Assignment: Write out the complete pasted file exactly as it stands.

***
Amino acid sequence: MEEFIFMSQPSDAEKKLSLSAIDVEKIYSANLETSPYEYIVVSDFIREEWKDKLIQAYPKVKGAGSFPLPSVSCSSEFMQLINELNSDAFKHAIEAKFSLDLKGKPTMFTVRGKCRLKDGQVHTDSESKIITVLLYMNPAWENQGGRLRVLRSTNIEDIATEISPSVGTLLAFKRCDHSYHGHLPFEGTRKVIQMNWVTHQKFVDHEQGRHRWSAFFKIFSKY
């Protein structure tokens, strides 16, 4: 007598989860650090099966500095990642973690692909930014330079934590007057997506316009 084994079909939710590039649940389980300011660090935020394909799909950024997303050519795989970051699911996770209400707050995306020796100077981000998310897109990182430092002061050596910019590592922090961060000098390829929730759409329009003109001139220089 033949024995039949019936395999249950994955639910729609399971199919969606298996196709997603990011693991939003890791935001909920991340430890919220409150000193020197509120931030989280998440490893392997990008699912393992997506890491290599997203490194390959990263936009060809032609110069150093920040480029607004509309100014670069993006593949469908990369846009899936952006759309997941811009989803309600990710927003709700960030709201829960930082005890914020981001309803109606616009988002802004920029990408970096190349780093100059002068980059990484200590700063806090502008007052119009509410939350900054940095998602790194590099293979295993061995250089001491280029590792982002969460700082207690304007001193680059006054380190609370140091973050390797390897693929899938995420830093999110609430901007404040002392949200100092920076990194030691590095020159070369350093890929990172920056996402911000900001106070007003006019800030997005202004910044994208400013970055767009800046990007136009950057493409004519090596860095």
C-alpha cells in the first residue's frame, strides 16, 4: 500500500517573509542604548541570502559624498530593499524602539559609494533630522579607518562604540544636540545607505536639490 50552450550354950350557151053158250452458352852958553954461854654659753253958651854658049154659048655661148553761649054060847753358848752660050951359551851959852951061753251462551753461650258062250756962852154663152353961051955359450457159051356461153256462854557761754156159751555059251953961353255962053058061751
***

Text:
Amino acid sequence: MEEFIFMSQPSDAEKKLSLSAIDVEKIYSANLETSPYEYIVVSDFIREEWKDKLIQAYPKVKGAGSFPLPSVSCSSEFMQLINELNSDAFKHAIEAKFSLDLKGKPTMFTVRGKCRLKDGQVHTDSESKIITVLLYMNPAWENQGGRLRVLRSTNIEDIATEISPSVGTLLAFKRCDHSYHGHLPFEGTRKVIQMNWVTHQKFVDHEQGRHRWSAFFKIFSKY
């Protein structure tokens, strides 16, 4: 007598989860650090099966500095990642973690692909930014330079934590007057997506316009 084994079909939710590039649940389980300011660090935020394909799909950024997303050519795989970051699911996770209400707050995306020796100077981000998310897109990182430092002061050596910019590592922090961060000098390829929730759409329009003109001139220089 033949024995039949019936395999249950994955639910729609399971199919969606298996196709997603990011693991939003890791935001909920991340430890919220409150000193020197509120931030989280998440490893392997990008699912393992997506890491290599997203490194390959990263936009060809032609110069150093920040480029607004509309100014670069993006593949469908990369846009899936952006759309997941811009989803309600990710927003709700960030709201829960930082005890914020981001309803109606616009988002802004920029990408970096190349780093100059002068980059990484200590700063806090502008007052119009509410939350900054940095998602790194590099293979295993061995250089001491280029590792982002969460700082207690304007001193680059006054380190609370140091973050390797390897693929899938995420830093999110609430901007404040002392949200100092920076990194030691590095020159070369350093890929990172920056996402911000900001106070007003006019800030997005202004910044994208400013970055767009800046990007136009950057493409004519090596860095």
C-alpha cells in the first residue's frame, strides 16, 4: 500500500517573509542604548541570502559624498530593499524602539559609494533630522579607518562604540544636540545607505536639490 50552450550354950350557151053158250452458352852958553954461854654659753253958651854658049154659048655661148553761649054060847753358848752660050951359551851959852951061753251462551753461650258062250756962852154663152353961051955359450457159051356461153256462854557761754156159751555059251953961353255962053058061751